Targeted use of big data.

What did Target get in return for using big data in a smart way?  Not only did they have a happy customer (that likes to save money) but they also got a return visit that very same day to pick up the items she had coupons for and also had a few impulse purchases.  An easy addition to the bottom line because the customer felt good about her experience with the brand.

Now multiply that by hundreds and thousands of customers. 

Big data can make a big difference for your bottom line.  It can also help predict future trends, helping a company stay ahead of the curve and the competition.

Dan and Stephanie did a great job breaking down big data and many of the marketCHARLOTTE attendees had an “a ha” moment. 

Don’t be afraid of big data, embrace it!

For more information, check out Quaero’s website and blog.

Additional reading: 
The Whimsical Nature of Data Analytics
Can 'Predictive Analytics' Help Retailers Dodge a J.C. Penney-Style Debacle?
Turning Big Data into Smart Data: 5 Lessons for Marketers from The Obama Campaign




marketCHARLOTTE: Doing More with Less, Lowe's Mobile Strategy

This is a recap of marketCHARLOTTE, part one of three. 
Part two: Quaero and Big Data
Part three: 


Wednesday night I attended marketCHARLOTTE, a yearly event organized by Charlotte AMA and included participation from several marketing organizations in Charlotte.

The theme this year was Doing More with Less.  Our marketing budgets are getting slashed but we want the same, if not better, results.  How do we do that?

Mobile, big data, and inbound marketing and partnerships.

Sean Bartlett of Lowe's presented on mobile.   Their challenge?  Doing more with less with over 1,750 stores.  Lowe's experienced a 70% growth in e-commerce in 2011, most of it was in mobile.  Their main mission?  To advance the customer and associate experience. Lowe's is utilizing mobile to provide the best experience for their customers by advancing the customer through compelling interactions.  They also make it easy for the store associates with an app that has both a front and a back end.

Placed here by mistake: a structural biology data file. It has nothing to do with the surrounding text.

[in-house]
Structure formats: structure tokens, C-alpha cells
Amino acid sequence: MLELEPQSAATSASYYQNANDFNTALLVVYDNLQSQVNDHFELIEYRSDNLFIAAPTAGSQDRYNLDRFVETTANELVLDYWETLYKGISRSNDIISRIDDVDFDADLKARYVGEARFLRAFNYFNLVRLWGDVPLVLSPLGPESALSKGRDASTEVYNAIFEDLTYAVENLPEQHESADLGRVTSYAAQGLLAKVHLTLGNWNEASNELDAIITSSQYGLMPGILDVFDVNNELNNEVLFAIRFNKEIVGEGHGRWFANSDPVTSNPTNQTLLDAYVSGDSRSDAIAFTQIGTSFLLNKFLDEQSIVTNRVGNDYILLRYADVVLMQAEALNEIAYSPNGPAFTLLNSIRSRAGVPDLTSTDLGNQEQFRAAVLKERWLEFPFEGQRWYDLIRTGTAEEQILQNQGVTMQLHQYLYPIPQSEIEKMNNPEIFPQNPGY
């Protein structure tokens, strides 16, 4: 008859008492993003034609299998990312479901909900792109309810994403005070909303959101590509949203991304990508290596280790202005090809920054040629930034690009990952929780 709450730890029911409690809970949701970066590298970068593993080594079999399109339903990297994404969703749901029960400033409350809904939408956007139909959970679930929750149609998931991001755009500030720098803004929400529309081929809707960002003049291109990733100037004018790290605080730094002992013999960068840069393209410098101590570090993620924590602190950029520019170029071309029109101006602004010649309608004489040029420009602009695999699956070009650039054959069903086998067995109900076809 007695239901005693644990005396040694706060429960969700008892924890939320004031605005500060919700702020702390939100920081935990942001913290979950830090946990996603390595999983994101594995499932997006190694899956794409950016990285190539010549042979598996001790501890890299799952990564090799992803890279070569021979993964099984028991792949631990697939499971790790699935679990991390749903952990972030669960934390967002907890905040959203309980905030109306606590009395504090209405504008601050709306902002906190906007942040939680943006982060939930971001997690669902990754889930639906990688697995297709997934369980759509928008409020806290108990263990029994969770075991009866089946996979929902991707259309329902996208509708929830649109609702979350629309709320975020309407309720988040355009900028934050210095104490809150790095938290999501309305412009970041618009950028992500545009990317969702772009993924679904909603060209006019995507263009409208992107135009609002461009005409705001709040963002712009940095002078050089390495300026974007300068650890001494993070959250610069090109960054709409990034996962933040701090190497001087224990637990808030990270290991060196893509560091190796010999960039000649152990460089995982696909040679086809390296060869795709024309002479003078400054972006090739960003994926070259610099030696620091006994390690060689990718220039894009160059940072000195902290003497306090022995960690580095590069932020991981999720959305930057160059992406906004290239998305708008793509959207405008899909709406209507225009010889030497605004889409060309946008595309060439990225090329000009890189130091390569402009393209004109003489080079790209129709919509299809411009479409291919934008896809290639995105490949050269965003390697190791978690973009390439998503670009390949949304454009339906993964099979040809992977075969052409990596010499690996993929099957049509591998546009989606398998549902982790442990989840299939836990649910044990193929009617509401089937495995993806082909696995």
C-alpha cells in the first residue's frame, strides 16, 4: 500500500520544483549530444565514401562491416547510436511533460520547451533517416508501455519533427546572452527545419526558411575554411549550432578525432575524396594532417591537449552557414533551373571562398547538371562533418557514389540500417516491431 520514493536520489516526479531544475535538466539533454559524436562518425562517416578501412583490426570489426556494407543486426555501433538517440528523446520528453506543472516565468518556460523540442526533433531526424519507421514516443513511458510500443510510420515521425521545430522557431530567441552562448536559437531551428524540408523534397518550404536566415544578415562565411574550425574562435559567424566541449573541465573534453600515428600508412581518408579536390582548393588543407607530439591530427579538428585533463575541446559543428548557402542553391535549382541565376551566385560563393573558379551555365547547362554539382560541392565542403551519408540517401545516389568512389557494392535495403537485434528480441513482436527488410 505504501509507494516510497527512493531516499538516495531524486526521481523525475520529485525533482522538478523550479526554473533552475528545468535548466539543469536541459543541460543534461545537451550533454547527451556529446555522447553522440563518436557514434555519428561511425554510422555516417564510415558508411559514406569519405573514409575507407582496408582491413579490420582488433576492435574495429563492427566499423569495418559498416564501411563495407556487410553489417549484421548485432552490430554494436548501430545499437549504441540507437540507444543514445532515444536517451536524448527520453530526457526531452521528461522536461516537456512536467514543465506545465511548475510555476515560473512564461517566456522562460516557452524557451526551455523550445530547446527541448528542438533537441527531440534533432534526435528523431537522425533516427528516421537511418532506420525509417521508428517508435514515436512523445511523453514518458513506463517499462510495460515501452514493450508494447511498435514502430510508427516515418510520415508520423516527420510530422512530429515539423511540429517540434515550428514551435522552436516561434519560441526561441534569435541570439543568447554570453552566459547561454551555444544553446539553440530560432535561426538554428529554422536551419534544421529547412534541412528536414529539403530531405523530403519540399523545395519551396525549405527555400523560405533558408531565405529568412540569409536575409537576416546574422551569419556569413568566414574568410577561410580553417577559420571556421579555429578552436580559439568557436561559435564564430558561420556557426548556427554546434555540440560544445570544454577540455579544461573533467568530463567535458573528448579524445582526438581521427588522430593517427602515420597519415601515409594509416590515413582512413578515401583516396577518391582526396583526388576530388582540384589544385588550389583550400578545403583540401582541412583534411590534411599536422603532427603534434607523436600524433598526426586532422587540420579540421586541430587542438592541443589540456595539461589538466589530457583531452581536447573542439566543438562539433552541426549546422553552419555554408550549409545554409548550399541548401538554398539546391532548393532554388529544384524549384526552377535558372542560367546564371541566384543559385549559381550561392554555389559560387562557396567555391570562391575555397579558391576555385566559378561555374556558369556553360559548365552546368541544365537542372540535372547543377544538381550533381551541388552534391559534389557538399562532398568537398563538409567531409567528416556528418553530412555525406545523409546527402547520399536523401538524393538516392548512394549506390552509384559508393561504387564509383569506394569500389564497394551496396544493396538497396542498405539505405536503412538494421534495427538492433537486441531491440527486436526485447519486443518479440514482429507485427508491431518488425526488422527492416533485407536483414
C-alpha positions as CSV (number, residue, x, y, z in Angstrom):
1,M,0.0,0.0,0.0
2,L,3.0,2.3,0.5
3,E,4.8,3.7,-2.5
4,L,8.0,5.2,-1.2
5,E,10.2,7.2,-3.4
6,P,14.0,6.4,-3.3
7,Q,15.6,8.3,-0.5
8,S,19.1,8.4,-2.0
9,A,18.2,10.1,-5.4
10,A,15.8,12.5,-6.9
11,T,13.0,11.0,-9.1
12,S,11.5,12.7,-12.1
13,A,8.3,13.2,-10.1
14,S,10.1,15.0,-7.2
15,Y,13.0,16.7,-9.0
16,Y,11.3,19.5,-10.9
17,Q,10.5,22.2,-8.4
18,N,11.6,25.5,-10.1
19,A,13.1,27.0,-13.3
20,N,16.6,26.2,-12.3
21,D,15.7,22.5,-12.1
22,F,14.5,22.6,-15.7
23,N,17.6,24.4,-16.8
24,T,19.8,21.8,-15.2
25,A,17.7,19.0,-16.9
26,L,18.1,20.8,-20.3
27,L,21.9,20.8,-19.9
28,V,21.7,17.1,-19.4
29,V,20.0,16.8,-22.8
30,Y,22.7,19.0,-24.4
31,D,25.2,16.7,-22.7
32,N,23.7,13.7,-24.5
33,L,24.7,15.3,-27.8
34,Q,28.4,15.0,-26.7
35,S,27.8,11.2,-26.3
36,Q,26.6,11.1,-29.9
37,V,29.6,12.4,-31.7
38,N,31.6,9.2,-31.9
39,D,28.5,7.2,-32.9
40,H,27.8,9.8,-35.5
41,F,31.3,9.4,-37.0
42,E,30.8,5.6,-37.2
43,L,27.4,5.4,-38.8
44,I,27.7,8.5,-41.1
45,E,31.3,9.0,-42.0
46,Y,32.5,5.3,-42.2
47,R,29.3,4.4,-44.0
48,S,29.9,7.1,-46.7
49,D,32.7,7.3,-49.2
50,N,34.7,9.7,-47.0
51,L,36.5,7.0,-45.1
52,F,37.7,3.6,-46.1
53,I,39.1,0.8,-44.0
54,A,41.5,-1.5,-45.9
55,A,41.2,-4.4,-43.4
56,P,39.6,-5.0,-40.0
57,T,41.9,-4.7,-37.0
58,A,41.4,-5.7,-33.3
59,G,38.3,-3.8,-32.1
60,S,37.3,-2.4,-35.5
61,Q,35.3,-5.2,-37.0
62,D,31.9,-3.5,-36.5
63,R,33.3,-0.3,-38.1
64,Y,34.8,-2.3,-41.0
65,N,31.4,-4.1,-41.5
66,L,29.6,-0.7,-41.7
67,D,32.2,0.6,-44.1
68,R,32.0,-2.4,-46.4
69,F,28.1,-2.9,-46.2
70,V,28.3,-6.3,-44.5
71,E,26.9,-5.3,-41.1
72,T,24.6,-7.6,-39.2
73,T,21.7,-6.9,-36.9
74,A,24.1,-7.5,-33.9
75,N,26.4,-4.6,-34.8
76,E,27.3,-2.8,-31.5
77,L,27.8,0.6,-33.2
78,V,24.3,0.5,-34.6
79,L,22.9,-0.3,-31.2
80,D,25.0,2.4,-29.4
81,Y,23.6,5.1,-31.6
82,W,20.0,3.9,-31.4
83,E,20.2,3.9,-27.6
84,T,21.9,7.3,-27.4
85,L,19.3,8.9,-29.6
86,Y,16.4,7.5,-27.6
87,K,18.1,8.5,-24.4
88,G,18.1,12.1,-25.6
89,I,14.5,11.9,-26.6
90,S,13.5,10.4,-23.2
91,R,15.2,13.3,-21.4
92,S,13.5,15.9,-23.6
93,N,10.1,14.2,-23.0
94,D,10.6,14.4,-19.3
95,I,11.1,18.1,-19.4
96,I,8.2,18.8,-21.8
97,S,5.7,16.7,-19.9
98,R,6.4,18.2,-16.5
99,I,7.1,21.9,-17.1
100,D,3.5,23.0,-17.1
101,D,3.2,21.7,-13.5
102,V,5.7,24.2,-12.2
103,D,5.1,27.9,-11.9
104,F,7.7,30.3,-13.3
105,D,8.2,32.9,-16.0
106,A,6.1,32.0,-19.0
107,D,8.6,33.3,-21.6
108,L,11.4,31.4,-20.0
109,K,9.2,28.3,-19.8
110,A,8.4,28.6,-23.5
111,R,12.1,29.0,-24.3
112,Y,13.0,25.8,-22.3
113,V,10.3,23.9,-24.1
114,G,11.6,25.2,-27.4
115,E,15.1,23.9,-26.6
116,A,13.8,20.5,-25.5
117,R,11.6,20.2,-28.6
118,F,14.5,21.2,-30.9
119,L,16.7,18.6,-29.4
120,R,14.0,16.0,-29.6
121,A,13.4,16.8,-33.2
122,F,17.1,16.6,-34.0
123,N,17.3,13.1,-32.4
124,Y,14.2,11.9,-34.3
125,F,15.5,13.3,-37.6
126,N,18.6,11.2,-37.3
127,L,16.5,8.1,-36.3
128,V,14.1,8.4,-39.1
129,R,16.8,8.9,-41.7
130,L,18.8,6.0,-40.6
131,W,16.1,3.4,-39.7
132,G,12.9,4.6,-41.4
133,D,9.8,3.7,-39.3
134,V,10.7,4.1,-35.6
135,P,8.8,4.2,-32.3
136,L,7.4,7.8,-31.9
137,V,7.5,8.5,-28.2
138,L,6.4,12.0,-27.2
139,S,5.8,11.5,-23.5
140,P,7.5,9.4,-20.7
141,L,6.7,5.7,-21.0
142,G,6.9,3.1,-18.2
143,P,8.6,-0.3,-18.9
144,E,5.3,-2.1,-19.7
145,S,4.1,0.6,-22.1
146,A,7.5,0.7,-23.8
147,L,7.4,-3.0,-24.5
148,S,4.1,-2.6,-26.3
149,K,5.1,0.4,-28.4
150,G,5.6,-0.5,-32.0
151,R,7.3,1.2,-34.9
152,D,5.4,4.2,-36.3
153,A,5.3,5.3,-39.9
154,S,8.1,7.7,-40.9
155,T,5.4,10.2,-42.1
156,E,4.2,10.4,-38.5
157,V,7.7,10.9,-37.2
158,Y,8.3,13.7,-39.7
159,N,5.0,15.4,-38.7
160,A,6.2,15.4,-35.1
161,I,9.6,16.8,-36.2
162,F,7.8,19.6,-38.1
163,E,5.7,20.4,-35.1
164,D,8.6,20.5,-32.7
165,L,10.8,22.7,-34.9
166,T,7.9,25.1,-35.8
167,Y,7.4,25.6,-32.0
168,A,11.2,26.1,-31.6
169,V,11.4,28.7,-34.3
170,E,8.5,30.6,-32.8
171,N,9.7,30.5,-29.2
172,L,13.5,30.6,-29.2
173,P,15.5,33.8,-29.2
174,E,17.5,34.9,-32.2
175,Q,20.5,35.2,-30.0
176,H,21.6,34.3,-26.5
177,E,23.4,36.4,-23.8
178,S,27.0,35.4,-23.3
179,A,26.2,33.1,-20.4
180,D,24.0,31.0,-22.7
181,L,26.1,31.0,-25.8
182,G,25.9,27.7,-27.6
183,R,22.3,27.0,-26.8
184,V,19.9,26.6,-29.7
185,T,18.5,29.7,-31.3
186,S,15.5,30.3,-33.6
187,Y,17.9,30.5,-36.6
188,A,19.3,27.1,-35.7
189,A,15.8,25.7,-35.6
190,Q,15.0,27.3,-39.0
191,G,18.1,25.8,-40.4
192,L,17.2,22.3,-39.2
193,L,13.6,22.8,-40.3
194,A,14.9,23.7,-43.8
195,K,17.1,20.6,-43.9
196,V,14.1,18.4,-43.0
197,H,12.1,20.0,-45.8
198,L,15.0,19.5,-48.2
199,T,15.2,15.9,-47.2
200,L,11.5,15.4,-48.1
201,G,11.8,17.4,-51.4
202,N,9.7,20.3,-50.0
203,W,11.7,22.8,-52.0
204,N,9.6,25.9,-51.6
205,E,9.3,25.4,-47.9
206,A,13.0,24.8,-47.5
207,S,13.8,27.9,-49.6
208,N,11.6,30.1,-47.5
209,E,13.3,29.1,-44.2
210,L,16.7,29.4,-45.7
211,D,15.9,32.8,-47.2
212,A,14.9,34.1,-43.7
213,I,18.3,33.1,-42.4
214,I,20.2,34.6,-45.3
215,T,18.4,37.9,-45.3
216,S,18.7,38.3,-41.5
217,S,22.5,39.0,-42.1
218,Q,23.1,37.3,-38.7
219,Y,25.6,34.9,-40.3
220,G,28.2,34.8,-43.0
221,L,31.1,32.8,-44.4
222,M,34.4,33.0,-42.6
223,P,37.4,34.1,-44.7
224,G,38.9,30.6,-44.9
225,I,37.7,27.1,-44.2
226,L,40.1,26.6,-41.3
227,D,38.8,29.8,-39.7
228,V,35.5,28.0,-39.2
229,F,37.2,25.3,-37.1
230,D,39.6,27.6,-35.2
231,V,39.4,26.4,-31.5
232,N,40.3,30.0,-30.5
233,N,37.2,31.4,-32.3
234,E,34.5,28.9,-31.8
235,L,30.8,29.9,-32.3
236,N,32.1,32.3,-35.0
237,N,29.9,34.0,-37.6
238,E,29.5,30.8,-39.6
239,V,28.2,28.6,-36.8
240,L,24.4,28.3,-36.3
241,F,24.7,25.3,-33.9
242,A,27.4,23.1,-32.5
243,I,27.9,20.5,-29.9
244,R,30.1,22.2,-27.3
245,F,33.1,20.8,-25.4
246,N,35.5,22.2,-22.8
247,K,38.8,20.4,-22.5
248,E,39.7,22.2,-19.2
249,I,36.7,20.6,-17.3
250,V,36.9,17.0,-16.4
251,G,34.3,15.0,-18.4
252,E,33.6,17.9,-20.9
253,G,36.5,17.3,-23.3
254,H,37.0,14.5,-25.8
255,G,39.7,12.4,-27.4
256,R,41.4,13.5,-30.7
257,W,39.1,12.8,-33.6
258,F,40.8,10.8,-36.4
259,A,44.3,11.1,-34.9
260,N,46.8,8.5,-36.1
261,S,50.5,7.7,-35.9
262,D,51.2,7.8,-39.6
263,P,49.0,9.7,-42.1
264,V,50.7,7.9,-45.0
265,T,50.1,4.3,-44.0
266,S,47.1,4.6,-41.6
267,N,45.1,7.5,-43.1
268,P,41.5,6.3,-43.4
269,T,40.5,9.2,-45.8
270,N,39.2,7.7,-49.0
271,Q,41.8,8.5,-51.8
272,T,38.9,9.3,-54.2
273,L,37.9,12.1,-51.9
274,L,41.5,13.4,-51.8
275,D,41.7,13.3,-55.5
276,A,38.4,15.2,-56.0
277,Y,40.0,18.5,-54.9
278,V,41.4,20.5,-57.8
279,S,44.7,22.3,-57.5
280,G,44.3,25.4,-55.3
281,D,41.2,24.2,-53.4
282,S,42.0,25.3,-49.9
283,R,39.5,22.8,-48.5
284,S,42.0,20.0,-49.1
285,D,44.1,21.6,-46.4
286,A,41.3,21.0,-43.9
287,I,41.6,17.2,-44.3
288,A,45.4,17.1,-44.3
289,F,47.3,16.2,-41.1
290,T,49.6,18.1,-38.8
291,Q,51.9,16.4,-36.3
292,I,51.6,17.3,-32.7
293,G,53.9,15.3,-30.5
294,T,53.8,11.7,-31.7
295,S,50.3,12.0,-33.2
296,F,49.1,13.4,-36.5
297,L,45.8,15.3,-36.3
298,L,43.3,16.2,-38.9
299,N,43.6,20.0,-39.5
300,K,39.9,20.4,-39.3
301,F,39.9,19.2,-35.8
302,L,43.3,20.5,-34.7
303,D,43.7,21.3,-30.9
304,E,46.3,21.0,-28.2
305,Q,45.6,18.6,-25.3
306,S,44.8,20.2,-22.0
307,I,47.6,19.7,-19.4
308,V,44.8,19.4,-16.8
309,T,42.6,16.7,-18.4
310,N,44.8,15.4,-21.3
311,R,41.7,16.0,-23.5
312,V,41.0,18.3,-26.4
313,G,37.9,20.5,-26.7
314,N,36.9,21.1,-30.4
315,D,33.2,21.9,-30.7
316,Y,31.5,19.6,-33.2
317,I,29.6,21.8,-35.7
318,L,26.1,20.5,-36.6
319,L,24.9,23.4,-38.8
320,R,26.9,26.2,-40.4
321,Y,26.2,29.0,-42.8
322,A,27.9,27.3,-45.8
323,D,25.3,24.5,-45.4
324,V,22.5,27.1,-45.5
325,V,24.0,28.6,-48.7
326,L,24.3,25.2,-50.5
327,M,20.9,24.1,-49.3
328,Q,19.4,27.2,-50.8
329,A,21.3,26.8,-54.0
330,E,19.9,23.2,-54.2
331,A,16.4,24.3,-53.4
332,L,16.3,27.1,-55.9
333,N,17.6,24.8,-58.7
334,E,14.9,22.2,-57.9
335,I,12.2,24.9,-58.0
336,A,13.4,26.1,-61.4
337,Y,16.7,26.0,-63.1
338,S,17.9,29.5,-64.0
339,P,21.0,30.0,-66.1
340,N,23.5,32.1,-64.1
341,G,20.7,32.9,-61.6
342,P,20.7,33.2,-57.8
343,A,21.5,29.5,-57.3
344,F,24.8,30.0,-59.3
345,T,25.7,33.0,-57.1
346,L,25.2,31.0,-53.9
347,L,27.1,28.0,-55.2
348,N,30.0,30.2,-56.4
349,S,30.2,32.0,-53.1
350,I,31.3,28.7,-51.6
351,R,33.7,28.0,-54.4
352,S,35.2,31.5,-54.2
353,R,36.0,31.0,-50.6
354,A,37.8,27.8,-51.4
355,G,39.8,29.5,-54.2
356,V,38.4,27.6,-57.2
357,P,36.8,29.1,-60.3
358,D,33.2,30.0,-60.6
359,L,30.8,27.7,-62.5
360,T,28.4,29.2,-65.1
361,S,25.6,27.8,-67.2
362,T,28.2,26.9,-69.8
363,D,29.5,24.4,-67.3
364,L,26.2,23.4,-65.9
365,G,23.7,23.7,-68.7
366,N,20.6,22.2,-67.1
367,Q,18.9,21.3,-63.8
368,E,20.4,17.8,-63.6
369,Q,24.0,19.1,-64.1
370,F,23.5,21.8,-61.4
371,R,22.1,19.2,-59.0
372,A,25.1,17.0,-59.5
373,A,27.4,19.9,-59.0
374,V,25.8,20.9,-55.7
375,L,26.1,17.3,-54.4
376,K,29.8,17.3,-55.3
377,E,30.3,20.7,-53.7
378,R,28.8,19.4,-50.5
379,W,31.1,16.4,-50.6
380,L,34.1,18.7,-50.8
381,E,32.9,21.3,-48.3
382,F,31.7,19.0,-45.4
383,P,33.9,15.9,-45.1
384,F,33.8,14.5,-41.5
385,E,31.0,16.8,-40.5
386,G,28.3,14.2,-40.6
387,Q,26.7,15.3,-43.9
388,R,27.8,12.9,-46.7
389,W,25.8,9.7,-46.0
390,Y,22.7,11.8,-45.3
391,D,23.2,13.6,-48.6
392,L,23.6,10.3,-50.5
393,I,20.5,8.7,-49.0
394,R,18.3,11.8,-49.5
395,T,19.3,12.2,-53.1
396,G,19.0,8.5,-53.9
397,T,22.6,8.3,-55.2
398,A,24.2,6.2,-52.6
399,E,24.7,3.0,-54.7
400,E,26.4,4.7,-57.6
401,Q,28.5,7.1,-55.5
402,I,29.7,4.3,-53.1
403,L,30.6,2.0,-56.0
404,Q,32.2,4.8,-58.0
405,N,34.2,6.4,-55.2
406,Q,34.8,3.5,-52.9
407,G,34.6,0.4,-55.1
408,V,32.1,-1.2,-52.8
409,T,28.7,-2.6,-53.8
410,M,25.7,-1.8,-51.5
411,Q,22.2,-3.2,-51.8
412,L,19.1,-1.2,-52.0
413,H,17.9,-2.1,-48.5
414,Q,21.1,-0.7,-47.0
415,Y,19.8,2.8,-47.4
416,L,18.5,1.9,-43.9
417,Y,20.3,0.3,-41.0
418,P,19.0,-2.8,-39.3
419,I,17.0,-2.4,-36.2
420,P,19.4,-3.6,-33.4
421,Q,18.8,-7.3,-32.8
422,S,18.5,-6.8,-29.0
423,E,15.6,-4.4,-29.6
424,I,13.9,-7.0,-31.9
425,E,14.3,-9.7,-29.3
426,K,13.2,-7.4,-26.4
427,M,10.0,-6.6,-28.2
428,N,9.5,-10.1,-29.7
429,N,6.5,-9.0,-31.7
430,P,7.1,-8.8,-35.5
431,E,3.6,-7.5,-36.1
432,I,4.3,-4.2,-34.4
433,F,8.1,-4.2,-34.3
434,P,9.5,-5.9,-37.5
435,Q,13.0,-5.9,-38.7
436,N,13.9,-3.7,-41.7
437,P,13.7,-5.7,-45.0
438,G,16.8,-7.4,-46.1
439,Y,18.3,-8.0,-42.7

Lowe's Guiding Principles for Mobile.

Retail is no longer where people go to buy things, it’s now a place where they go to have an experience. 

This idea of experiences leads to what some consider the future of retailing: showrooming.  You can read more about it in an article written by Matthew Bishop on LinkedIn earlier this week.

Even if your product or service is B2B, the mobile experience still applies.  For example, my day job is in the healthcare industry, specifically in medical devices.  I see so many opportunities in improving not only our customers’ and end users’ experience but also internally (customer service and sales).  Whether it is choosing the best orthopedic brace for an injured end user, a fitter punching in measurements and knowing what size compression stocking to put on a patient and all the style available in that size, to empowering our employees to give the best advice by providing them with the best tool – information.  All of the scenarios help the customers have the best experience with the brand.

Lowe's went beyond a store app that helps a consumer find a product in their stores.  They also have a lifestyle magazine for the iPad that has a heavy subscription base full of home improvement ideas.  Their My Lowe's loyalty program is fantastic.  Their social media team is quick to respond, whether it’s to give you a pat on the back for a job well done, say thank you for shopping in their stores, or use a YouTube video to answer a customer’s question (probably my favorite yet!).   

Lowe's succeeds in providing a mobile experience worth experiencing.

And most importantly they practice what they preach:  Never Stop Improving.


What's your mobile strategy?